Behaviour observed - Ellen glances at Joanne, looks at mother. Mother smiles. Ellen hesitates then smiles. Mother says, "Say hello, Ellen. Joanne is going to take care of you while Mummy is at work." Ellen holds her arms out to Joanne
What happens to reinforce behaviour - Joanne takes Ellen's coat off and talks quietly to her, counting the buttons and telling Ellen what she is doing. Ellen stands quietly watching her mother. Joanne checks that Ellen has her favorite Baby. She tells Ellen breakfast is ready and holds her hand ready to take her to join the other toddlers for breakfast. Ellen hesitates and looks at the children, then at Joanne and at her mother. "Shall we wave bye bye to Mummy? Then we can have breakfast." Ellen copies Joanne as she waves to Ellen's mother. Mother leaves quietly. Ellen stands for a moment looking at the door, then walks towards the breakfast table.
Day 2 - Tuesday
What happens to cause the behaviour - Repeat of yesterday
Behaviour observed - Ellen hesitates at first. Looks for reassurance from her mother and Joanne
What happens to reinforce behaviour - Stands quietly while Joanne takes off her coat. Holds tightly on to Baby as she waves to mother. Enjoys her breakfast.
A picture tells 100 words! Photos of a child engaged in an activity with a brief description are an effective way to capture a child's learning. It's often not necessary to write as much detail for their written part. A series of photos can show the development of a child or changes in their play or skills over time.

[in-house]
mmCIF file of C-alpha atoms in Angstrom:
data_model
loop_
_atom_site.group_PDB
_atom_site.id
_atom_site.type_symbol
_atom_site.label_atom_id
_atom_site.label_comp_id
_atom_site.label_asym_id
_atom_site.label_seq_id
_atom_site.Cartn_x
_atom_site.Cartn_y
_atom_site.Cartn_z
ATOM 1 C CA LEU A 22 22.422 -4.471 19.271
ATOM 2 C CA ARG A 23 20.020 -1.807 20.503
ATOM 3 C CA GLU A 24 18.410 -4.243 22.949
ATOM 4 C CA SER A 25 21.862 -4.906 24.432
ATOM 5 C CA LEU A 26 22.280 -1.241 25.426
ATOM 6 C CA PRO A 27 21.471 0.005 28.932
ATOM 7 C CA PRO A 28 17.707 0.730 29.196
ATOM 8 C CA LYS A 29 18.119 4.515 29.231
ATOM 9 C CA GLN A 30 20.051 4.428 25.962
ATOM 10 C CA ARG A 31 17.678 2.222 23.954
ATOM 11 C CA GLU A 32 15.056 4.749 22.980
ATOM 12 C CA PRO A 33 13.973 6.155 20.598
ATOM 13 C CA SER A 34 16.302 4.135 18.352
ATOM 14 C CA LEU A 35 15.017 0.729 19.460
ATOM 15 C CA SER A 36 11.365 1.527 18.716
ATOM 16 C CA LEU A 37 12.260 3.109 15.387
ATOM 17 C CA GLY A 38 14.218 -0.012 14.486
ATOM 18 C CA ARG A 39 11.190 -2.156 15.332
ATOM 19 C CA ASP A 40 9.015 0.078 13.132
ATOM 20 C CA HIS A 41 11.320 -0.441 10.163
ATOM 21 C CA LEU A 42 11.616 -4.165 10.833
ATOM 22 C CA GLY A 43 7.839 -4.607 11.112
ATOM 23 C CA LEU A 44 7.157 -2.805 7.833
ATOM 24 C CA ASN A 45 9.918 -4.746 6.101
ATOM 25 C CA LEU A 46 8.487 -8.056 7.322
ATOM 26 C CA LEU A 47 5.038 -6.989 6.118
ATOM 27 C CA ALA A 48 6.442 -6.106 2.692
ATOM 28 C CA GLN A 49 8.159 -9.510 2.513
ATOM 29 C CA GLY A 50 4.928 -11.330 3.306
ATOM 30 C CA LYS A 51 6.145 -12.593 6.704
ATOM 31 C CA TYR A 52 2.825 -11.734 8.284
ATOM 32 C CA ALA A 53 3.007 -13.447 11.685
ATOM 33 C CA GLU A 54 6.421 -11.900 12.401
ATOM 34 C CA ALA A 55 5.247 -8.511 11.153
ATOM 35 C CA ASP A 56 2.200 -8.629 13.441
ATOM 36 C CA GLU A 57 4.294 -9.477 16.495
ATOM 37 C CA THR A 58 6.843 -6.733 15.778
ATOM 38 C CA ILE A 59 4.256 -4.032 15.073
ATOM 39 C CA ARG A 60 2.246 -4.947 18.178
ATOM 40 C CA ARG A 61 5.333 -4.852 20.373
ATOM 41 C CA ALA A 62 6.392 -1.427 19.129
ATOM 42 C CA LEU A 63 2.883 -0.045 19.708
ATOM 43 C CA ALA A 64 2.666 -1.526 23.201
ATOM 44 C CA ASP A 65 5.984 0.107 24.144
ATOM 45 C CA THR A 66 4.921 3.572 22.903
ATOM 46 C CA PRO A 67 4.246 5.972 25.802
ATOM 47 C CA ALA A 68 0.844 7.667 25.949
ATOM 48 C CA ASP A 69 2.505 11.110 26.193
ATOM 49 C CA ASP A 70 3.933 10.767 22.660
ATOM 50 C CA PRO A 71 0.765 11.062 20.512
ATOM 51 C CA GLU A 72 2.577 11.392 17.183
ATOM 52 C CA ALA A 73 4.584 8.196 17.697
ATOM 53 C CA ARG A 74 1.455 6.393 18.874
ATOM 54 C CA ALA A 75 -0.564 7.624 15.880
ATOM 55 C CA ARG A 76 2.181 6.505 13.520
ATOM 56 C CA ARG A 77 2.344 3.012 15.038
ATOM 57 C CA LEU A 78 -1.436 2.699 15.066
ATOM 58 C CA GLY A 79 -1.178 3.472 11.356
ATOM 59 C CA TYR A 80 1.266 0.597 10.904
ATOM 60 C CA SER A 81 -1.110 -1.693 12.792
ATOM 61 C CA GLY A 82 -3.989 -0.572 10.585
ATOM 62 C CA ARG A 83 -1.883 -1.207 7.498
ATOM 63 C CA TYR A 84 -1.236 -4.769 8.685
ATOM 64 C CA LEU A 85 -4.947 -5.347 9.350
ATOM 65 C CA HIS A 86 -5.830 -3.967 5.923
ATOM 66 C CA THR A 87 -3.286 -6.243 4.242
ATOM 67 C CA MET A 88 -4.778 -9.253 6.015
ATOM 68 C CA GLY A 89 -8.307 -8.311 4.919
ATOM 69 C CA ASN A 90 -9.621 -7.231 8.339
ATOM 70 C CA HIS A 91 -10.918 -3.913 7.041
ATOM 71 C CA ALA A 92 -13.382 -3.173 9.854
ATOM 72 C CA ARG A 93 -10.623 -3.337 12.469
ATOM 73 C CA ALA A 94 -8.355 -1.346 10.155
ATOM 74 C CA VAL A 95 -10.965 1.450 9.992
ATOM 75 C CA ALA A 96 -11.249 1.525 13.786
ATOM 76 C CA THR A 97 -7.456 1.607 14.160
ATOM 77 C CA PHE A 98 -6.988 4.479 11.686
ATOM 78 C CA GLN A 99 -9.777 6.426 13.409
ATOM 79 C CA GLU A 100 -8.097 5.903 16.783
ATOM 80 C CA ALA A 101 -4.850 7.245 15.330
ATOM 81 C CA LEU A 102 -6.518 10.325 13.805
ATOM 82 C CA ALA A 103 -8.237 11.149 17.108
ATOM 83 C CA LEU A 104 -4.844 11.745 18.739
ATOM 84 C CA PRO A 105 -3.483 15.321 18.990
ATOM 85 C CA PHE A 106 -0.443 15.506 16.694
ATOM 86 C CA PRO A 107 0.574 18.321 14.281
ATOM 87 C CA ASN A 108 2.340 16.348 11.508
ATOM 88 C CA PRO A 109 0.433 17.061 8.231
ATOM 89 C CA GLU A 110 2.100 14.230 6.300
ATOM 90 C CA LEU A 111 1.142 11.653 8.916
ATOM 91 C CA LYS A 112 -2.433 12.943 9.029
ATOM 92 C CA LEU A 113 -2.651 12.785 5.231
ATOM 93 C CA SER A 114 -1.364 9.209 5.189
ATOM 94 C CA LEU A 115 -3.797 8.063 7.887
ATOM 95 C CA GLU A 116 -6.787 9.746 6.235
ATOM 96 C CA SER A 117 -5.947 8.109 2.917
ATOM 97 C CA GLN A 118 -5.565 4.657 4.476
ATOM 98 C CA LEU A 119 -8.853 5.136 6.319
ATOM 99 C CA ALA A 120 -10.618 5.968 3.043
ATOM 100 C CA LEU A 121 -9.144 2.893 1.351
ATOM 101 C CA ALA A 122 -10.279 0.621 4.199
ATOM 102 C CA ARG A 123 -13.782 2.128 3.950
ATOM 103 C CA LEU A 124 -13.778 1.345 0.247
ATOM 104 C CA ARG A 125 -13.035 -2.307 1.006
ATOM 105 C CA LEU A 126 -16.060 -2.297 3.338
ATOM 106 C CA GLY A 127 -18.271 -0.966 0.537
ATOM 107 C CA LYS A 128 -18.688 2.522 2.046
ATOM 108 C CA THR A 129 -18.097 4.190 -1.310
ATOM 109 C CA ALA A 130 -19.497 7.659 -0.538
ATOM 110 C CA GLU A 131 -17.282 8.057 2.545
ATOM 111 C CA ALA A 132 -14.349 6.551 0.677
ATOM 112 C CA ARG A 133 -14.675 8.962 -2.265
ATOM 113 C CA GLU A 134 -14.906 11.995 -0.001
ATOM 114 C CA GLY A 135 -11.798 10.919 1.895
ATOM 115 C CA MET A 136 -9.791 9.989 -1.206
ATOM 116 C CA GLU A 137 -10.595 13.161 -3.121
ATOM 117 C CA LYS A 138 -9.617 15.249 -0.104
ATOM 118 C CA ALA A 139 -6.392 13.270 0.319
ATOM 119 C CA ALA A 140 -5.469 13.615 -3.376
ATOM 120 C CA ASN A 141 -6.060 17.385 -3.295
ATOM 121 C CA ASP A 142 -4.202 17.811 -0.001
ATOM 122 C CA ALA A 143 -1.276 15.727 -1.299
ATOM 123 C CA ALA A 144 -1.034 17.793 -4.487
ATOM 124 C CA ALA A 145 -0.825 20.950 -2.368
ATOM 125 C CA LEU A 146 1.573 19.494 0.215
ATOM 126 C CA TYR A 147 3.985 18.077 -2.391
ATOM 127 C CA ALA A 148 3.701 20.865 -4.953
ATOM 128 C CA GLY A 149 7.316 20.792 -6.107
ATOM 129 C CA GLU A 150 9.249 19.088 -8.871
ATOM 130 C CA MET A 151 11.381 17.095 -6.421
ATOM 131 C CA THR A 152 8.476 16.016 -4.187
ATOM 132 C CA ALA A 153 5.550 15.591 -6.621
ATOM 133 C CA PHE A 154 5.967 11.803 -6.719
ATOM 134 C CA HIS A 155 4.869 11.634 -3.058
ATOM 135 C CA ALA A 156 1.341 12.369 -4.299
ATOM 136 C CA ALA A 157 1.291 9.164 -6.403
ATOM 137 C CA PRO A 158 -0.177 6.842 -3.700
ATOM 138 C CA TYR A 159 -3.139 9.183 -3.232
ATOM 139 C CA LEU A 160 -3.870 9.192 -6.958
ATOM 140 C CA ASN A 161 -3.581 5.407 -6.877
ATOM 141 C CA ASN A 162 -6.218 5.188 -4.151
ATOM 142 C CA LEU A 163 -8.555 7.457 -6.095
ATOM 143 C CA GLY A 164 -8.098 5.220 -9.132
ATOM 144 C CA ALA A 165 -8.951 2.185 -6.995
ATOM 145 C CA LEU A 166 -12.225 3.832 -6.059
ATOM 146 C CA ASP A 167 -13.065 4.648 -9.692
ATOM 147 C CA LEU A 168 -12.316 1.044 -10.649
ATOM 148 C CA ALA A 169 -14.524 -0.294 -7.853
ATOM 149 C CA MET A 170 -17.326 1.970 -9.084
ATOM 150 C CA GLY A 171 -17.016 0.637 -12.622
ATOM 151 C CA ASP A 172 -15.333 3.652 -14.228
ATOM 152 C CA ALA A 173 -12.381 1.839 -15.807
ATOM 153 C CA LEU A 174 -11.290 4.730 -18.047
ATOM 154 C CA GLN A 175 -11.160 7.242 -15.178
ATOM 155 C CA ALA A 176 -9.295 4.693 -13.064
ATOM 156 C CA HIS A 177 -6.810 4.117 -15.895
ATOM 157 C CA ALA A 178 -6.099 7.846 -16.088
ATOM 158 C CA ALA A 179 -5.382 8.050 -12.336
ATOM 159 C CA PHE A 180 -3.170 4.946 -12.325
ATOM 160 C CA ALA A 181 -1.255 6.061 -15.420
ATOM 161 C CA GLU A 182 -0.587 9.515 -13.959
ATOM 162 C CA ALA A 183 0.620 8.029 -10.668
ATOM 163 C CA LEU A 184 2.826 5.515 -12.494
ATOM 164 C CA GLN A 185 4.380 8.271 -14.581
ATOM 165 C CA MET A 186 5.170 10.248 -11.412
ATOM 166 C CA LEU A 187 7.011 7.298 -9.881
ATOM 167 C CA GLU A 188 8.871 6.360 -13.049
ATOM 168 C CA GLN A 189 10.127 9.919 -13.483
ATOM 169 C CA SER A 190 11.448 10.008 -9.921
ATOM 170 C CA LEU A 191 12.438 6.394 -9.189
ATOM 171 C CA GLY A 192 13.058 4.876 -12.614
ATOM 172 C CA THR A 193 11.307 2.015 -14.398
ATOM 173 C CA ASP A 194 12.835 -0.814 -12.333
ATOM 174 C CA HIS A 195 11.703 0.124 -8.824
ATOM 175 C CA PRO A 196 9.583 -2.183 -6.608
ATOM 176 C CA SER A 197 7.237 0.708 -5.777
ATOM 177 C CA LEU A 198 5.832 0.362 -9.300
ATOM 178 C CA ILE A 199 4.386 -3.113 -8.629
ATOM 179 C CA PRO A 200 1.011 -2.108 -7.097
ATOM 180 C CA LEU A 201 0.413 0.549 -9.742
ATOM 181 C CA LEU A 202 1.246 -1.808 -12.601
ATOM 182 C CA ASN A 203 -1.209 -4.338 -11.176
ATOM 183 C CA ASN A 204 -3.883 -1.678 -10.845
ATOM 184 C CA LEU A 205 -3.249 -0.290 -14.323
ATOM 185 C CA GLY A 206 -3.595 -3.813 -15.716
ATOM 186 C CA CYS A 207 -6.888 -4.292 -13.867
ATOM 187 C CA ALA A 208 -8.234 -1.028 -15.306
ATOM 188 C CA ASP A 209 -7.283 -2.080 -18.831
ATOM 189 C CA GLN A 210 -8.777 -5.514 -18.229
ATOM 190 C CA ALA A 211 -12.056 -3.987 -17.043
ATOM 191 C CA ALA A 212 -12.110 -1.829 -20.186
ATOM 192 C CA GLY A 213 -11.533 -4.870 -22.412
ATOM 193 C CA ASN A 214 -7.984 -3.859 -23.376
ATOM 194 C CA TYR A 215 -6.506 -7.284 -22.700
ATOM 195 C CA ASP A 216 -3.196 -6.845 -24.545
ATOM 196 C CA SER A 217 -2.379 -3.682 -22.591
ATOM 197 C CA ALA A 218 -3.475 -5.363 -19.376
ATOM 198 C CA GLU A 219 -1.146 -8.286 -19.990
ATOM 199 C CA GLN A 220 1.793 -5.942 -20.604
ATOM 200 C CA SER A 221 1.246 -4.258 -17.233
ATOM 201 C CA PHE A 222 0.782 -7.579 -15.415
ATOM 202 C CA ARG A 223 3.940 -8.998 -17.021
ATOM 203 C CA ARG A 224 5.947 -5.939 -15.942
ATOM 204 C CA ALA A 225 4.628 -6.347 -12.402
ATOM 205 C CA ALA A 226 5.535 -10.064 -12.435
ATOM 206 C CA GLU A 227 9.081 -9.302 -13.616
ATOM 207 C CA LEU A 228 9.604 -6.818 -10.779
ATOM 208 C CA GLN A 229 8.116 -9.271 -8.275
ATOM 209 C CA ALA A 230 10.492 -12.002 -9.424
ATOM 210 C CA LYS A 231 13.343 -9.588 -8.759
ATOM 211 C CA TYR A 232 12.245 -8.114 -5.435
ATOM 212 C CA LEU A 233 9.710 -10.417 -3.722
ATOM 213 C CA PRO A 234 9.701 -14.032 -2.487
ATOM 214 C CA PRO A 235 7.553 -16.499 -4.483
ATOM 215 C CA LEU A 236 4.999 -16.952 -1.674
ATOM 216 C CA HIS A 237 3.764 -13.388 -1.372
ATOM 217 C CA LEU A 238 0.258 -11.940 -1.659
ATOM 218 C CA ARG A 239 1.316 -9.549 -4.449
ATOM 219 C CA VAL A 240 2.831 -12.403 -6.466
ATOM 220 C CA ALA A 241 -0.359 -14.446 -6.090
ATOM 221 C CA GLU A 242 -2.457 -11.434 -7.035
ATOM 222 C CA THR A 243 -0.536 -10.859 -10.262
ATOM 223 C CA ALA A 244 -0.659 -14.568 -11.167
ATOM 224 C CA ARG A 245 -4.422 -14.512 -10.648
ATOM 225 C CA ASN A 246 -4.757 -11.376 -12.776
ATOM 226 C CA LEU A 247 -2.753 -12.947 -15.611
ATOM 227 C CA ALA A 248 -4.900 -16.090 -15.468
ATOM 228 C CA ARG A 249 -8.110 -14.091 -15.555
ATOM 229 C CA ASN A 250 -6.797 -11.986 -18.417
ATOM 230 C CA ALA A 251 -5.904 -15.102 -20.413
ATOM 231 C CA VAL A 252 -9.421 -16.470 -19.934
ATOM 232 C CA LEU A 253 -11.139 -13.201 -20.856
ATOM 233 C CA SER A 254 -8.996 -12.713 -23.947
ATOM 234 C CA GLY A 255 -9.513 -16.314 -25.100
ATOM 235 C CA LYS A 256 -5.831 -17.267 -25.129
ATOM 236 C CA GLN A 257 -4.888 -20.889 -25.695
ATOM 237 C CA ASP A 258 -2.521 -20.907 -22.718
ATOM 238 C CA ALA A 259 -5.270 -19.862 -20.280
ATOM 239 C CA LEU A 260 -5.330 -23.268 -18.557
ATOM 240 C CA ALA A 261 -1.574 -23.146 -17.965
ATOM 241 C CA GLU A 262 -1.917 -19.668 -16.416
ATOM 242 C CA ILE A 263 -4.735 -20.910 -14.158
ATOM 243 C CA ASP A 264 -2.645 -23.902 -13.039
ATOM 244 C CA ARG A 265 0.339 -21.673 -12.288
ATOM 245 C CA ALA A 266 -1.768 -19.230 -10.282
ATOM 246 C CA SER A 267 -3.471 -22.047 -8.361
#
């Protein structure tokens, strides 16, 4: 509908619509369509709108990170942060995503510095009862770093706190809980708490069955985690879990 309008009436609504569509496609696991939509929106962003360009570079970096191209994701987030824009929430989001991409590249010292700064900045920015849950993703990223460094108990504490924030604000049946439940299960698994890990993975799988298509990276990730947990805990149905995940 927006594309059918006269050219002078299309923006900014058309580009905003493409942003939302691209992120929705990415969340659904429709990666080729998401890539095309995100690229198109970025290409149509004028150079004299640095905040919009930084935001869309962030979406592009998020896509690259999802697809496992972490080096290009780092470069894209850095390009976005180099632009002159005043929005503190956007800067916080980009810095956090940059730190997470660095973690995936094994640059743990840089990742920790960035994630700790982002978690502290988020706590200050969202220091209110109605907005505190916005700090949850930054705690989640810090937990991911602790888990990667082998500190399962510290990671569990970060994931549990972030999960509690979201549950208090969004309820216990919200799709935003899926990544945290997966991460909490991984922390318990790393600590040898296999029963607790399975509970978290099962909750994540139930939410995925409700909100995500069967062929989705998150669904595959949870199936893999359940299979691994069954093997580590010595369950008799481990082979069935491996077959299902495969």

Photo Credit: Donnie Ray Jones
These are collected from each individual child and include drawings, painting, cutting, writing etc. Accompanying work samples, you can add comments from the child, a description of what happened or what the child and said and link these to areas of development.
Photo Credit: bberlin2010
When choosing which observation method to use, it really depends on what you want to observe - jottings, sociographs, work samples can only provide basic information. Learning stories, anecdotal records, running records provide a more comprehensive understanding on what the child is learning.
On Aussie Childcare Network we have a range of observation templates available. Check them out here: Observation Templates
Observing, Recording and Reporting Children's Development
Anecdotal Records - National Vet Content- 2012
Running Records - Infant and Toddlers - 2014